Frankly, I’m no more a fan of Race to the Top than I was of No Child Left Behind. I don’t think states should have to compete for education funding. And there were other incentives in the Race to the Top formula I had issues with, like the charter school expansions. But these are criticisms of federal education policy, and not the Common Core standards themselves.

4. The Common Core is a result of the corporate reform movement that’s undermining public education.

Maybe.

I don’t think the standards do undermine public education, though, and I believe the people who actually put them together are earnest in their attempts to improve it. I’m not blind to some of the strange bedfellows involved with the process, but if an idea leads to good things, I don’t care where it comes from. This is an argument that just doesn’t work on its own. Just because Bill Gates funded it, it isn’t necessarily Windows 7. Zing!

5. The Common Core is only about testing and accountability.

I hate to break it to you, but the testing and accountability movement has been around a lot longer than the Common Core. We’re already teaching to the test, so it makes sense to design a better test, one worth teaching to. You can read about early attempts to align New York’s state-wide exams to the Common Core in this article, and I’m quoted towards the end, but the bottom line is that they didn’t go very well.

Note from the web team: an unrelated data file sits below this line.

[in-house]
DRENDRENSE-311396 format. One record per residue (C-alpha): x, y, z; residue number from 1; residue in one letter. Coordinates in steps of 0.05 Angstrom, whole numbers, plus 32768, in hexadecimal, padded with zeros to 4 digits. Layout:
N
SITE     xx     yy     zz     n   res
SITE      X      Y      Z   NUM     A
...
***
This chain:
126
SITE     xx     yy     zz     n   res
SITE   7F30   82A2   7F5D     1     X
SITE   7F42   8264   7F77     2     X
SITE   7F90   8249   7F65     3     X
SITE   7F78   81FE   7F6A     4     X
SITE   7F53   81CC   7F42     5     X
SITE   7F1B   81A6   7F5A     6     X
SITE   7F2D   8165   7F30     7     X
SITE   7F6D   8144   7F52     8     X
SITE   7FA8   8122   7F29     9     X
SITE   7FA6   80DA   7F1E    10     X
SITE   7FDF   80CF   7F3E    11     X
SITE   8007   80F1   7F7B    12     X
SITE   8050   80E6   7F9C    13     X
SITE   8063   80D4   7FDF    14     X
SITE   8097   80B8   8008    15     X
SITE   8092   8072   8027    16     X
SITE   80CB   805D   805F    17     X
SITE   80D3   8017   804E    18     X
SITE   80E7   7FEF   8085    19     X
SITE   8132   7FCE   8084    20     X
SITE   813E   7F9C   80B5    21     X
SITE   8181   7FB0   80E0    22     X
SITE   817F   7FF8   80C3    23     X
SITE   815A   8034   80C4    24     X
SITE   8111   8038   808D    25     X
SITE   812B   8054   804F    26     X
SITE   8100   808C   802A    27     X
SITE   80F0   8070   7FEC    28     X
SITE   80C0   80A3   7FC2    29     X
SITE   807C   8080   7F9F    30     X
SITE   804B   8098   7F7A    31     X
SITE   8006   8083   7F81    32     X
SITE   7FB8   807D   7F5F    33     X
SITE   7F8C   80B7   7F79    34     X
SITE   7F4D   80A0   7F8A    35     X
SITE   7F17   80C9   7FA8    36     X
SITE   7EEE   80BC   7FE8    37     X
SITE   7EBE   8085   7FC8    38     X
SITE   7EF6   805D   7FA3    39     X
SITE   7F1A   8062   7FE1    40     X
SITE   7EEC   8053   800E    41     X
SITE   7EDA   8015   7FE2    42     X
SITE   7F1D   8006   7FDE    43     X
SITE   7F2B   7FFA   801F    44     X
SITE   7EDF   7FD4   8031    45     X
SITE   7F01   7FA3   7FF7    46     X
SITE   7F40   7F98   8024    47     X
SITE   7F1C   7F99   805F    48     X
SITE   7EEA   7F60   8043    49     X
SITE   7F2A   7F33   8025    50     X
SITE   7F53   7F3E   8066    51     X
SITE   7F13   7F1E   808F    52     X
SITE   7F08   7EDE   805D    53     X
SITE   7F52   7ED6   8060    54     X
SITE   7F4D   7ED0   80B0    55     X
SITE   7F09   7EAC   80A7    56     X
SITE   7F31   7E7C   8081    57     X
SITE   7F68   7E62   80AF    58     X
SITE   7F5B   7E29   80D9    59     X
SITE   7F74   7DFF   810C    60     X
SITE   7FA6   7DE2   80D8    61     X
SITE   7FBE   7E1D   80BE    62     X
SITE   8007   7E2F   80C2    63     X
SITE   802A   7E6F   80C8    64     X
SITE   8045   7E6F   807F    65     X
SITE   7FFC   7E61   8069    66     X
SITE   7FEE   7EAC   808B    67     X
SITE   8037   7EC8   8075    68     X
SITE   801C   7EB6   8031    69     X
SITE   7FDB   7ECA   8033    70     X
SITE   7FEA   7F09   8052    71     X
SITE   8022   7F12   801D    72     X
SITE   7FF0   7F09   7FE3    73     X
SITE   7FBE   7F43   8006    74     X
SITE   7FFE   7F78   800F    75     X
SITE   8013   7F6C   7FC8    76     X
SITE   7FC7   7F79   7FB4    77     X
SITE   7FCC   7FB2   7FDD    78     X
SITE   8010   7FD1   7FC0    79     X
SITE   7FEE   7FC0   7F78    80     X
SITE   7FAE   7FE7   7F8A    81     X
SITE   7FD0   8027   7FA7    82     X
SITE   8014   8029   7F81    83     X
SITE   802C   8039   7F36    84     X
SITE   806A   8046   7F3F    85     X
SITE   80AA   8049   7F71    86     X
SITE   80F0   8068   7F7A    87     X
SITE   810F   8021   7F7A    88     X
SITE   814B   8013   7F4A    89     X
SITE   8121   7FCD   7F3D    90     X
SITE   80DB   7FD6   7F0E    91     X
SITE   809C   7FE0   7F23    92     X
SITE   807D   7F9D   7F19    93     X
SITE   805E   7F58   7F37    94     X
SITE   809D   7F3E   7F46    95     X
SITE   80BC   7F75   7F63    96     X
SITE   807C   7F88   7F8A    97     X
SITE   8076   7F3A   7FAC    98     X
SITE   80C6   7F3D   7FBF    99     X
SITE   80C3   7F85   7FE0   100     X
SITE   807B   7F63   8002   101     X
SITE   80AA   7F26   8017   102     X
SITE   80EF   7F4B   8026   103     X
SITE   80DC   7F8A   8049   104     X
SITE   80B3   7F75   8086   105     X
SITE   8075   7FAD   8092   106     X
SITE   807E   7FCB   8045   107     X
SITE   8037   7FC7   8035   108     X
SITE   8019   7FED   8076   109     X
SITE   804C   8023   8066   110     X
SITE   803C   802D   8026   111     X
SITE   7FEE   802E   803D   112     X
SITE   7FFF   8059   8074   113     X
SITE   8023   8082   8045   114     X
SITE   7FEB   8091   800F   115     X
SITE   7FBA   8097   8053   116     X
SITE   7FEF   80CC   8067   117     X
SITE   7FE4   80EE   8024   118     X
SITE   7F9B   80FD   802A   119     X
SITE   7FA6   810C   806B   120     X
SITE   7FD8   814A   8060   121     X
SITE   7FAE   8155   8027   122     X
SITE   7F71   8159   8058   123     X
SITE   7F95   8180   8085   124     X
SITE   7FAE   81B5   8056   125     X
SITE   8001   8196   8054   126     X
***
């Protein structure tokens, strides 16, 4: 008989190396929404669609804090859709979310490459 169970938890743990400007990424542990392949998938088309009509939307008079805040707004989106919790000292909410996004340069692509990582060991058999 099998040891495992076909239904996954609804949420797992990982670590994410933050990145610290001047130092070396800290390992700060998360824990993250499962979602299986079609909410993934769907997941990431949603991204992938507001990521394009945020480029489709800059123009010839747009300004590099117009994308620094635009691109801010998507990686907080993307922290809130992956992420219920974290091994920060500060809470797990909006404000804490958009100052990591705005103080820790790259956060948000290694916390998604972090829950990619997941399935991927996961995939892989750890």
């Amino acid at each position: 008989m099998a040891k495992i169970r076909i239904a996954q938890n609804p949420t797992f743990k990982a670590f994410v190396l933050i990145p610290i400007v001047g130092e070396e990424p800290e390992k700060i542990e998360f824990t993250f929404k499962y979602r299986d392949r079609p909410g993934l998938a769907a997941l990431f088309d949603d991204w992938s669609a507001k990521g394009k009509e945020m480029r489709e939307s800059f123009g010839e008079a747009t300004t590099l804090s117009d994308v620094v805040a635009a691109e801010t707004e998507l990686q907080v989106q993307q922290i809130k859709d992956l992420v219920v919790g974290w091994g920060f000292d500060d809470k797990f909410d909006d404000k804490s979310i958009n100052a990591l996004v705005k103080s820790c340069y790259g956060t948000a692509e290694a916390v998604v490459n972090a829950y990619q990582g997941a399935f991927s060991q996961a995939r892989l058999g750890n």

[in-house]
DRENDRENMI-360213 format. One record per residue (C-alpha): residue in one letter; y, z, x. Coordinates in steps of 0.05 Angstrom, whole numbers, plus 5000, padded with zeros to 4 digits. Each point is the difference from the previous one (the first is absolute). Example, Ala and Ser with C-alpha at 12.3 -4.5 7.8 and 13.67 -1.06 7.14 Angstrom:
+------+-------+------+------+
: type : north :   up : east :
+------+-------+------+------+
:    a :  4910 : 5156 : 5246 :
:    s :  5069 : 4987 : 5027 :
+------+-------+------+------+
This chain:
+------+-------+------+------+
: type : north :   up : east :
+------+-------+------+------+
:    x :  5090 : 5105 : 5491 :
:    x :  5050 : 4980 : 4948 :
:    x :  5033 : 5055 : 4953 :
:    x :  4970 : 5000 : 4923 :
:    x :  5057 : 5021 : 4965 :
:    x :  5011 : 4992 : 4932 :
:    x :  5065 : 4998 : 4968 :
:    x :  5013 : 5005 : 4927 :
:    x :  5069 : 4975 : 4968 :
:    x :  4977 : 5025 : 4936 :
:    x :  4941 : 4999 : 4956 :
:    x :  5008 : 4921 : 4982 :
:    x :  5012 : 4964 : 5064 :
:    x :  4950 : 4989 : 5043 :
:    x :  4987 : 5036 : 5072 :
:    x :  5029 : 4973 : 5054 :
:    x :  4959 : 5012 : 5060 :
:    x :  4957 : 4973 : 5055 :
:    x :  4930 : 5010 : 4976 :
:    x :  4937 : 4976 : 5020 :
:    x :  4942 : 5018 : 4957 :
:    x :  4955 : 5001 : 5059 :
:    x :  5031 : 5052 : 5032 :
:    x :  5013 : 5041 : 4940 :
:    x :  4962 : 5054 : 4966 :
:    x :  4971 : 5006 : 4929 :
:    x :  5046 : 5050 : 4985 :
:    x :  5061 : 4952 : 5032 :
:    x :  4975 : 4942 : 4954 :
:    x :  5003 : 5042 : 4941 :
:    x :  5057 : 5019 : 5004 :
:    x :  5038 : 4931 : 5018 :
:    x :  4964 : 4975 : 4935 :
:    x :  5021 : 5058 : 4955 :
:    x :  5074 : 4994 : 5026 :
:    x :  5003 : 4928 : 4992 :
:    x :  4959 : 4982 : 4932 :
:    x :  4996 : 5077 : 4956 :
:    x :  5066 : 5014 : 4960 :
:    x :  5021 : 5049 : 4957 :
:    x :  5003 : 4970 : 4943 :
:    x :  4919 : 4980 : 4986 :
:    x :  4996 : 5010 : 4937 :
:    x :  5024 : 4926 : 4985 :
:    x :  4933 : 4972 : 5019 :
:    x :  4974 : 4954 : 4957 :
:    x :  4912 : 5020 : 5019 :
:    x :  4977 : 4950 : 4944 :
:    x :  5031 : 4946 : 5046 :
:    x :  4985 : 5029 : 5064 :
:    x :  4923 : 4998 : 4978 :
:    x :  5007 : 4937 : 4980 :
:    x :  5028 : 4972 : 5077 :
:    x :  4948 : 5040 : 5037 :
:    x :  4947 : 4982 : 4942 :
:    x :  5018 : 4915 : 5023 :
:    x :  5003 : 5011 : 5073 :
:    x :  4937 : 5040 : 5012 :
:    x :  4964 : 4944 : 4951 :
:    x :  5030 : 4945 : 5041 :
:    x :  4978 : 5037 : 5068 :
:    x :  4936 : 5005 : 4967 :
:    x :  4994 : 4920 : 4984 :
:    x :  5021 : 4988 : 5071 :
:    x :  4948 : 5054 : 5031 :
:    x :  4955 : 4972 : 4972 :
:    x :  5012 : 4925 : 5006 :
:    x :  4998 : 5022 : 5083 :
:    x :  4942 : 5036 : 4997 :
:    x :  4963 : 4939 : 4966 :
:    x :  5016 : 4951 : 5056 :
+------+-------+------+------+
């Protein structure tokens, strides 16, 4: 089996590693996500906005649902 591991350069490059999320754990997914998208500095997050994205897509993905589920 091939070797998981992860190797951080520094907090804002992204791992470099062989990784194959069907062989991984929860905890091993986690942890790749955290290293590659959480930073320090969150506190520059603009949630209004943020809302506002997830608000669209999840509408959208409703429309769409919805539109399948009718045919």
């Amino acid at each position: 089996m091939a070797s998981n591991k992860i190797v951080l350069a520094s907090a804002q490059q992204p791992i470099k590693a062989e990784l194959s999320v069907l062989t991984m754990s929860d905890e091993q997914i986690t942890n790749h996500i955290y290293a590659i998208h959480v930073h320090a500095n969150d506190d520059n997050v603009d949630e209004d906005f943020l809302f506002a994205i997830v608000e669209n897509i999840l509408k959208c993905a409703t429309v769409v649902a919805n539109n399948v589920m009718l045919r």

Two multi-state consortiums are now hard at work to build a better test, though this turns out to be a tougher job than they originally thought. They are talking about having students take the state-wide (actually, consortium-wide) tests on computers, which means that every school needs to have computers. That could be a logistical nightmare in itself, but it could also mean more funding for computers in schools.

In New York City, teachers are being evaluated through a system that uses test scores, in one form or another, as 40% of a teacher’s score, while the other 60% will be based on the Danielson Framework. In my opinion, that’s a vast improvement over using test scores alone, which even the Gates-funded MET study doesn’t endorse.

6. The Common Core is a conspiracy to keep the poor uneducated.

No, that’s what we have now. There is a strong correlation between socioeconomic status and academic achievement. Having a set of common standards is one step in the process of attempting to close that gap.

7. The Common Core replaces literature with government manuals.

That simply isn’t true. There is an entire section of the standards that covers Reading Literature. There may be a government manual listed somewhere in the examples of informational texts, but it’s disingenuous to hold that up as the centerpiece of Common Core expectations for student reading. Anyone who makes this argument is either unfamiliar with the standards, or uninterested in engaging in a serious discussion about them.

8. People are making money from the Common Core!